Two out of five parents routinely give their children treats like crisps, chocolates, and sweets at least once a day or more.
Research by Safefood also found that 73% of parents did not consider products such as crisps, chocolates, and sweets given on a daily basis as treats.
Among children, those aged five and under were given the most treats, with 50% getting one at least once a day.
Safefood decided to conduct the research in the third year of its campaign to tackle everyday habits that can lead to childhood obesity.
Safefood’s director of human health and nutrition, Dr Cliodhna Foley-Nolan, said they know parents were finding it difficult to break what had become a bad habit of giving treats every day.
Dr Foley-Nolan said one of the foundations of its campaign had been the honest and direct feedback from parents who admitted using treats to bribe their children.
Some parents said they routinely gave treats to ease any difficult situations that arose during the day and to allow themselves a little more peace and quiet. Dr Foley-Nolan said parents knew that bribing their children with treats was not a good idea and felt uneasy about it.
“Parents were also surprised to learn that crisps and biscuits fall into the treats category as they have been given as daily staples such as after school or after dinner at home,” she said.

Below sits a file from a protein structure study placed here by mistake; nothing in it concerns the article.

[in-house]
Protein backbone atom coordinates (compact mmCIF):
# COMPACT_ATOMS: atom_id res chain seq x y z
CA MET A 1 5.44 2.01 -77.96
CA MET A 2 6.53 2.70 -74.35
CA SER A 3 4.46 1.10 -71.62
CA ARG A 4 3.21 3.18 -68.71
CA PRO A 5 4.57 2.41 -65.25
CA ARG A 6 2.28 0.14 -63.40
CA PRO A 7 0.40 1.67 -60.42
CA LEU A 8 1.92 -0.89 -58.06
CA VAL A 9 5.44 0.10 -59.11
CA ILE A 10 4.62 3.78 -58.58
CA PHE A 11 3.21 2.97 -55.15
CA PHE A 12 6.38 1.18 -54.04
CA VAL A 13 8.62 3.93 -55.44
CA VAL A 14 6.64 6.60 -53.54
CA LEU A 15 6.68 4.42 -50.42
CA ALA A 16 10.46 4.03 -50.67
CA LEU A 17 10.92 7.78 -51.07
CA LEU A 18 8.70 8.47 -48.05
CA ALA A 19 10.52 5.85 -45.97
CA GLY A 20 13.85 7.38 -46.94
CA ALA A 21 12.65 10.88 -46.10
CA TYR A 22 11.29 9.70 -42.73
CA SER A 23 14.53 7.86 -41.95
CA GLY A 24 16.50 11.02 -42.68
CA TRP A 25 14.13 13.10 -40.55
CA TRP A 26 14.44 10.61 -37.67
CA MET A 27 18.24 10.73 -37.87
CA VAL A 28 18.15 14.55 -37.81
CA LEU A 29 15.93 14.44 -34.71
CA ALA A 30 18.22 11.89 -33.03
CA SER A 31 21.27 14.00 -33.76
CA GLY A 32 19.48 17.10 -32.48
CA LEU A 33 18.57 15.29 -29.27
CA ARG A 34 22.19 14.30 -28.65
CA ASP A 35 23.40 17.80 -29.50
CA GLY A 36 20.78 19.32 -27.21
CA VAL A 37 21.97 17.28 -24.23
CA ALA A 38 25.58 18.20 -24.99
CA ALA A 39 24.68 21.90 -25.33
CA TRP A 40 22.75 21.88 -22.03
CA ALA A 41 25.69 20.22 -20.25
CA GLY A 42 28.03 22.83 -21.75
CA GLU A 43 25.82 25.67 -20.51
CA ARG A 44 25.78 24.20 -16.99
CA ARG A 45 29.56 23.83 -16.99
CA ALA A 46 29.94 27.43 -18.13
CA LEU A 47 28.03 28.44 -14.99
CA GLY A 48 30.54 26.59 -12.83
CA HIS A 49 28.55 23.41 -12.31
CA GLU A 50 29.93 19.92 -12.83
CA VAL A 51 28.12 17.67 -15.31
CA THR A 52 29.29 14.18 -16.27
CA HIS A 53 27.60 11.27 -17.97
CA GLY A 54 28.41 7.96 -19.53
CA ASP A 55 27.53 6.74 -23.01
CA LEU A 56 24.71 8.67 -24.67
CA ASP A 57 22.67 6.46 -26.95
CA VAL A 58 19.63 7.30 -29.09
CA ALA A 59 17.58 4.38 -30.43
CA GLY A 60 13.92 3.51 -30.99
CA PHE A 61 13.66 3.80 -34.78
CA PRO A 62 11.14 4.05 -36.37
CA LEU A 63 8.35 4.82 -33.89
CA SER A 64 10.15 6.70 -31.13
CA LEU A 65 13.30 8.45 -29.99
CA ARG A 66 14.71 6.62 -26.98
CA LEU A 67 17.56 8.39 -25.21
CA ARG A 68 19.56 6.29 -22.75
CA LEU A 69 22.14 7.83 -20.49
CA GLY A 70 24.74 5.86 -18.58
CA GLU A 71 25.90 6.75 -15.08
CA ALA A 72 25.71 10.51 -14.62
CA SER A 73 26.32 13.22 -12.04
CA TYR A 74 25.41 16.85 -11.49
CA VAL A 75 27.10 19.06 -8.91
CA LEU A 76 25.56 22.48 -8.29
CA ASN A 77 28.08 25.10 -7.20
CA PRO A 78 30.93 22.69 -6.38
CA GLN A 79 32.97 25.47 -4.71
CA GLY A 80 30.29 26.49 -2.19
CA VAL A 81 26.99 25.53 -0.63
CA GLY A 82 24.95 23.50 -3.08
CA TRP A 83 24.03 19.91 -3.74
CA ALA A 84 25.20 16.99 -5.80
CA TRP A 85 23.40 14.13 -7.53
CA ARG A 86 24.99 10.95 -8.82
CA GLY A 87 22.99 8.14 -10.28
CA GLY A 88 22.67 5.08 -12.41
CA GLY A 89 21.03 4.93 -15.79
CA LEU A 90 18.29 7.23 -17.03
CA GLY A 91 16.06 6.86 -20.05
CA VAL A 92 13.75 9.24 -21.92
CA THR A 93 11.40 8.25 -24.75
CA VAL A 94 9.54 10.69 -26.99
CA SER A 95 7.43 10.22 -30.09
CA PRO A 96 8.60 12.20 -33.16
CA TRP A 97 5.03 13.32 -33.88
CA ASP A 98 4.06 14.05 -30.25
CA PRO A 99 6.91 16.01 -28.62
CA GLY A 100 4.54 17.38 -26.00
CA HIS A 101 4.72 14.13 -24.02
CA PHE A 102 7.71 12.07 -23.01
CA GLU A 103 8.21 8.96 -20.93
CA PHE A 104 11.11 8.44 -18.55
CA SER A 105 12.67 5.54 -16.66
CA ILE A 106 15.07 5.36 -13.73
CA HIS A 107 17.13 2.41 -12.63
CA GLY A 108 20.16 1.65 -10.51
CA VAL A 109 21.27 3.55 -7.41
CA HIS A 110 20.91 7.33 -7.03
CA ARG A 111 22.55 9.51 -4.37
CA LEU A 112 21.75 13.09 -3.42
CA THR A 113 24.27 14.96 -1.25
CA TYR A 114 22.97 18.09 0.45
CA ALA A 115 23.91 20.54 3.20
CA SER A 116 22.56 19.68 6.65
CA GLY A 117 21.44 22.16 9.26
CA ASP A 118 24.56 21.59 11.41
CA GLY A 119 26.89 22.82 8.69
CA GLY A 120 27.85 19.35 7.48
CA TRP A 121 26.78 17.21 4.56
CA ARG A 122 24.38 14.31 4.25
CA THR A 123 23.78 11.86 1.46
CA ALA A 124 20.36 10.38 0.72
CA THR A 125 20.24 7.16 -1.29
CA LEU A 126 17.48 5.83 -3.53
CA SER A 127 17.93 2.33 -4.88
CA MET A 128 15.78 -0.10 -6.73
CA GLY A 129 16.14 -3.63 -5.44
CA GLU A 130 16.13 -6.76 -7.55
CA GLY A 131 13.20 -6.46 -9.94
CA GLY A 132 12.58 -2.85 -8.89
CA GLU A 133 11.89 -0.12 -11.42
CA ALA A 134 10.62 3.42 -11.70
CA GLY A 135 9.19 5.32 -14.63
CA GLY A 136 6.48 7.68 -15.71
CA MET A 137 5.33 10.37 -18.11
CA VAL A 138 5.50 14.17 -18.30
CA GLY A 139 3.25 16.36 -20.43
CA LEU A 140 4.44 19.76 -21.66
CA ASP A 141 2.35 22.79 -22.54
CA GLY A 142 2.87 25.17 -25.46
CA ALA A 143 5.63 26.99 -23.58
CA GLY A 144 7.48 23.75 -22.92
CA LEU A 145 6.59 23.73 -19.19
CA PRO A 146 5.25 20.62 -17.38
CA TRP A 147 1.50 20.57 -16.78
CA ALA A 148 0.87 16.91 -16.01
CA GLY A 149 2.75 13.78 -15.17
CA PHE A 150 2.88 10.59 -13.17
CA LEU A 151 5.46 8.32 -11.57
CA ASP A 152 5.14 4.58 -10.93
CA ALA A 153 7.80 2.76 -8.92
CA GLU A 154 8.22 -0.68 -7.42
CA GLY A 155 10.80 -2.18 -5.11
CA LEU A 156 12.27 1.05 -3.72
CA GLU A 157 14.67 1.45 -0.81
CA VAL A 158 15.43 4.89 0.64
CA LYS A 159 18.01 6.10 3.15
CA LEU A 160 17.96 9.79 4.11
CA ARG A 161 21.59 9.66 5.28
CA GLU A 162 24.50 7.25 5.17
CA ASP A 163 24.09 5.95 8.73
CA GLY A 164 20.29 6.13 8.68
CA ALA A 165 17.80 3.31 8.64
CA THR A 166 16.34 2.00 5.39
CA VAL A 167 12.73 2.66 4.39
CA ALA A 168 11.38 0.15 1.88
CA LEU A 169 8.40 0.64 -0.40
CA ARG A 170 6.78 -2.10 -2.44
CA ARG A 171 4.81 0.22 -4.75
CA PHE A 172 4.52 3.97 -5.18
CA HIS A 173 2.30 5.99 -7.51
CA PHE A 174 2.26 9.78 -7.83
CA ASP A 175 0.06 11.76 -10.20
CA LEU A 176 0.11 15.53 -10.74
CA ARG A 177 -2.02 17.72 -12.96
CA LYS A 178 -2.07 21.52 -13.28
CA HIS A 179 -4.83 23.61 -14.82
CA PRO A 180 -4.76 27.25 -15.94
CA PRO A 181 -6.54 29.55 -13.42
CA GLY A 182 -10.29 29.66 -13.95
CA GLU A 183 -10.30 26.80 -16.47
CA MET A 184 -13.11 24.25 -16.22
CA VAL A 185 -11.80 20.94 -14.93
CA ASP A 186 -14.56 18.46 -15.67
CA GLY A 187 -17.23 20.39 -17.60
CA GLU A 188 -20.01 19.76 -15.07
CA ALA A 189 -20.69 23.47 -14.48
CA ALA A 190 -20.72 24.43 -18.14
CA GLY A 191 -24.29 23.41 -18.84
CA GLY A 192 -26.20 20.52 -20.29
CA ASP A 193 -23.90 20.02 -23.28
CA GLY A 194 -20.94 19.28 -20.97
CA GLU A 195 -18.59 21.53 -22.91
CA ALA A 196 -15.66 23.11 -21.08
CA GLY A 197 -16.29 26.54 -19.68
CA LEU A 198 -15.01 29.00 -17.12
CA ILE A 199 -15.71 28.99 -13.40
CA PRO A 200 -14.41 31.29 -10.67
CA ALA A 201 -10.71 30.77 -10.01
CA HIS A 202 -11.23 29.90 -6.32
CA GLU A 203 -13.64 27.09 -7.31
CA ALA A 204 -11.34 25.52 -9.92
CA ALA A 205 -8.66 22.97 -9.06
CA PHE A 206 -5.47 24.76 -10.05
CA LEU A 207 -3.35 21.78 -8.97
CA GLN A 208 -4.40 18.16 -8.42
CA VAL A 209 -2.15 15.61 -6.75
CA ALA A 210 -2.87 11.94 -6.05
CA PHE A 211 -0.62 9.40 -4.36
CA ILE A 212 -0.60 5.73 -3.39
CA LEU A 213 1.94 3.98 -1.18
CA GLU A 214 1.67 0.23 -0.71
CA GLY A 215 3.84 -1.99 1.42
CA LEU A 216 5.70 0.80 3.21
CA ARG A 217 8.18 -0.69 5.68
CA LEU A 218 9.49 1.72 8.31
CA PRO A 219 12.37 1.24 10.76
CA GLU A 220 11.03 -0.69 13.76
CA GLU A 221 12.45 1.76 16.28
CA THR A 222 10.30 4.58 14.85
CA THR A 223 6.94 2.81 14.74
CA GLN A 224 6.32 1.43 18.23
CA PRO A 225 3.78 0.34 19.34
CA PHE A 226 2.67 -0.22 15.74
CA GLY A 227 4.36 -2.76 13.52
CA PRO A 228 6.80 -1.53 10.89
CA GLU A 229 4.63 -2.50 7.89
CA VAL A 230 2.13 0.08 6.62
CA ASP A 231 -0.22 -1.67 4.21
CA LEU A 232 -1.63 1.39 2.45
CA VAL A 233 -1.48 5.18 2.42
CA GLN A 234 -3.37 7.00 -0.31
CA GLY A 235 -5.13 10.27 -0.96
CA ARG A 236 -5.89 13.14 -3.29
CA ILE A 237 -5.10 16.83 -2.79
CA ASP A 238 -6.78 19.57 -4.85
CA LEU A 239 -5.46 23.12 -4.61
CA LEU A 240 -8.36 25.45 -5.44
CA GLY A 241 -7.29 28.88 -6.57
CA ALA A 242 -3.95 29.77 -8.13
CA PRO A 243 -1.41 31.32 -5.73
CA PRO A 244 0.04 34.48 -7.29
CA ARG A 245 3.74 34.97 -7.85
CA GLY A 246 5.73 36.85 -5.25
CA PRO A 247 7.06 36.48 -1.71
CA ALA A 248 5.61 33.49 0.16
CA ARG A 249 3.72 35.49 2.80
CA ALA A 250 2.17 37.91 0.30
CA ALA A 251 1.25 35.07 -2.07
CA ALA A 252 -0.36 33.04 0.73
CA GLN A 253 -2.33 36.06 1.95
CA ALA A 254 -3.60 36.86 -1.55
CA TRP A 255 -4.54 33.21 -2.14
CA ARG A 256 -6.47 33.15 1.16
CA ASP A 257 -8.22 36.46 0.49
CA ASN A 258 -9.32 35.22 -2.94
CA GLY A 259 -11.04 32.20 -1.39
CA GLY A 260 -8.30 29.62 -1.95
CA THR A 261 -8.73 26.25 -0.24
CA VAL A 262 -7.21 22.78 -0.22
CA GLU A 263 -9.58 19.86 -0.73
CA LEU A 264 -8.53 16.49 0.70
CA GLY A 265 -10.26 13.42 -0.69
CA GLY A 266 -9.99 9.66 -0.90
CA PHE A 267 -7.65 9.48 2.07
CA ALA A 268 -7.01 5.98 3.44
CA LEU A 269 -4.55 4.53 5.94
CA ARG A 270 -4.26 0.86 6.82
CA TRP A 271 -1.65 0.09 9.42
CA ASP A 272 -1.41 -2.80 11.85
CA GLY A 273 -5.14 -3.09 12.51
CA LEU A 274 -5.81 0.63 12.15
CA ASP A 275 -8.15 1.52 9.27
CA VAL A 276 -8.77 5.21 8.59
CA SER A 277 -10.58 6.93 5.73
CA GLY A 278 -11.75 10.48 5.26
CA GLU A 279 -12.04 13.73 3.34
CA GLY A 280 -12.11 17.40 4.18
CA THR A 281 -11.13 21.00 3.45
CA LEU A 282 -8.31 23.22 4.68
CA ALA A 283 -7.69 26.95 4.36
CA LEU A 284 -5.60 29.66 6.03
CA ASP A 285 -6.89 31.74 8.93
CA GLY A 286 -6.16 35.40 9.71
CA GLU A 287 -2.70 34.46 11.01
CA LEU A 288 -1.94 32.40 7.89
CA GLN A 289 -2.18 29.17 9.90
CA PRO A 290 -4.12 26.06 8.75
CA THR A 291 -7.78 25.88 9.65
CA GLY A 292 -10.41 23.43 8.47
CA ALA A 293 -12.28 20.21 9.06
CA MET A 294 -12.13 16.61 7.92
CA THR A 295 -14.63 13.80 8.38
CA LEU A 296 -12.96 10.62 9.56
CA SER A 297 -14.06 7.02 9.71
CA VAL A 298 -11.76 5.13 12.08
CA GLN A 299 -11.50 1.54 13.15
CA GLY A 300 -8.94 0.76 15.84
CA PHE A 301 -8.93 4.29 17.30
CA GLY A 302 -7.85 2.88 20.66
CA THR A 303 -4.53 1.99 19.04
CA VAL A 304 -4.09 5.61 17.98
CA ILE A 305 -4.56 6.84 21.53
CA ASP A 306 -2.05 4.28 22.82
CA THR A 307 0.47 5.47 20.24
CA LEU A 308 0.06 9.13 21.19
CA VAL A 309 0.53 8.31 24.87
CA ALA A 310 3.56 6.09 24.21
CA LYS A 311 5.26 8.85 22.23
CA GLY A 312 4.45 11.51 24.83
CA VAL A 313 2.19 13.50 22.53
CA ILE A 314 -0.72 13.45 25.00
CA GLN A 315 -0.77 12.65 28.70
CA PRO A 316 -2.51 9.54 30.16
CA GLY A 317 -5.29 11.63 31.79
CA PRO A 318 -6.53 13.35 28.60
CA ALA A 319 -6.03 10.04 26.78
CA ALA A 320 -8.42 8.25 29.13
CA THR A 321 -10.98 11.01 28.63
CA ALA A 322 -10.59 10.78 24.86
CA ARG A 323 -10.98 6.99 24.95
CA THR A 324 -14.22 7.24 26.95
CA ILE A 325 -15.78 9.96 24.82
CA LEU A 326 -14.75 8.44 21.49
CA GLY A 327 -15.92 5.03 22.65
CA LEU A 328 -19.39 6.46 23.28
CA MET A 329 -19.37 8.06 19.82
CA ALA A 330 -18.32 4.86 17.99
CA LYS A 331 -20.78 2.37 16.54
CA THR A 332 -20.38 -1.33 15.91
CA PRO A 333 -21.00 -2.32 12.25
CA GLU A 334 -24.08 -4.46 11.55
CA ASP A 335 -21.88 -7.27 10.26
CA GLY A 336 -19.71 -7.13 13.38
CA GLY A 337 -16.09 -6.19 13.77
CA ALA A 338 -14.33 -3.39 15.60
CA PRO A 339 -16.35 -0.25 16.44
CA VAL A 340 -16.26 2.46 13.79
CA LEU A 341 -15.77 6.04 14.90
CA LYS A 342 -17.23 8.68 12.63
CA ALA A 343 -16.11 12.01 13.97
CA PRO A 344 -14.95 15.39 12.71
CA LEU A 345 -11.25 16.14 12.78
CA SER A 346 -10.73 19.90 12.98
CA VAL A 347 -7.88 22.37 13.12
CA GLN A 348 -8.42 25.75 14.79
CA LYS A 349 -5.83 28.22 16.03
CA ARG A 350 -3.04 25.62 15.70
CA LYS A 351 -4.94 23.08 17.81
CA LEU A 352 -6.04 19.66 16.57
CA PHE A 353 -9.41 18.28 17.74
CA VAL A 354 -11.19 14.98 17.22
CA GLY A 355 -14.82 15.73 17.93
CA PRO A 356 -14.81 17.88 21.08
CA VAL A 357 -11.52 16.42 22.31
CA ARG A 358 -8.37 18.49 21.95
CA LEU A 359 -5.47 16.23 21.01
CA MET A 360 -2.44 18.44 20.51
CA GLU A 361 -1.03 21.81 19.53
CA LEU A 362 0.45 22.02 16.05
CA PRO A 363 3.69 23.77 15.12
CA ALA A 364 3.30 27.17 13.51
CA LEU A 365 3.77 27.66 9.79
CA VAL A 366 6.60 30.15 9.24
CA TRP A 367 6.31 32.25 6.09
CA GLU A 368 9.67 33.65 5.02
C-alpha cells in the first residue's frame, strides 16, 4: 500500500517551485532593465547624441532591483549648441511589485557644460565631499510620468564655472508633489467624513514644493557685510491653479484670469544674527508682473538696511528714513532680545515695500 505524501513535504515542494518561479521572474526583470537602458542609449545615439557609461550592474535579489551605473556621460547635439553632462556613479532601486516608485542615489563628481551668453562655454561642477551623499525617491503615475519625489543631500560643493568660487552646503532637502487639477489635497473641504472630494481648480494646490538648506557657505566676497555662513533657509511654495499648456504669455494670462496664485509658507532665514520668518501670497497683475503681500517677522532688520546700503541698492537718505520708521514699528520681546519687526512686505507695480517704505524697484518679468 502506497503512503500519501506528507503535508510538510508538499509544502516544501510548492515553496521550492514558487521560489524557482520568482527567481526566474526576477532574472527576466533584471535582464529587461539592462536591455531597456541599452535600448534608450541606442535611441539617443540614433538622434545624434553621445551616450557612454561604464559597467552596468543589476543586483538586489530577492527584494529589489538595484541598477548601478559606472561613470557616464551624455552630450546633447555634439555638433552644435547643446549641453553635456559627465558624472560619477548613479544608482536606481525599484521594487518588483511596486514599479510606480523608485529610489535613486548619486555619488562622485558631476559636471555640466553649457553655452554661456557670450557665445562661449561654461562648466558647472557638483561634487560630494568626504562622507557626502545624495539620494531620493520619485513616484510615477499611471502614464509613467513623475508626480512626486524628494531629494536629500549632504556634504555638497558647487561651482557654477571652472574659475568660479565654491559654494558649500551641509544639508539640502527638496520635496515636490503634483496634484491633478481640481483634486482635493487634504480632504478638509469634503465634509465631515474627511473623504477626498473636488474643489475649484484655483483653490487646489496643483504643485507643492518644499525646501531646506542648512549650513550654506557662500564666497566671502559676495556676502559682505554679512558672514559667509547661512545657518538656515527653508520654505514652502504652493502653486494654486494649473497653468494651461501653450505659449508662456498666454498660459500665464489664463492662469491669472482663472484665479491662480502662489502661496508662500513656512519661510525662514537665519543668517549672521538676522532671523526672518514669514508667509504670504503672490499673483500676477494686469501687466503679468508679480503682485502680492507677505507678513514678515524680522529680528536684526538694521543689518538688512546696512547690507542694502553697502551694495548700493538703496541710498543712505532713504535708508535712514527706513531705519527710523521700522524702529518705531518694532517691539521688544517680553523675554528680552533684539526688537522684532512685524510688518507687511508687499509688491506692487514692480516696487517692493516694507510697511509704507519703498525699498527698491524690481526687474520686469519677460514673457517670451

Among those parents who reported cutting back on treats, the three most popular ways were restricting them to weekends only (30%); buying smaller-sized treats (23%), and restricting treats to every other day (23%).
Dr Foley-Nolan said it was great that some parents were reporting making practical changes. “Parents say that it is not easy to cut down on these treats especially when they are everywhere, are so cheap, and children are used to over-indulging in them,” she said.
However, there are several ways to cut back and break the bad habits, said Dr Foley-Nolan, adding that a great start would be giving treats less often or at weekends.
“Tactics like having healthier snacks like raisins or popcorn in the car or your bag, or even a non-food treat like football cards, can also help.”
There is also the simple ‘no buy’ solution — if parents do not buy treats in the first place, their children would not constantly be asking for them.
The chief executive of Parents Plus Charity and senior lecturer at the School of Psychology in University College Dublin, John Sharry, said parents could learn to say no to their children.
“It takes time and patience to break bad habits around treats and foods but the good news is it can be done,” he said, stressing that learning to say no gently and firmly and focusing on the positive healthy alternatives are key.
Safefood has created a number of tools to help parents break the bad habits of treats, including practical guides on the calories in popular sweets, crisps, and chocolates.
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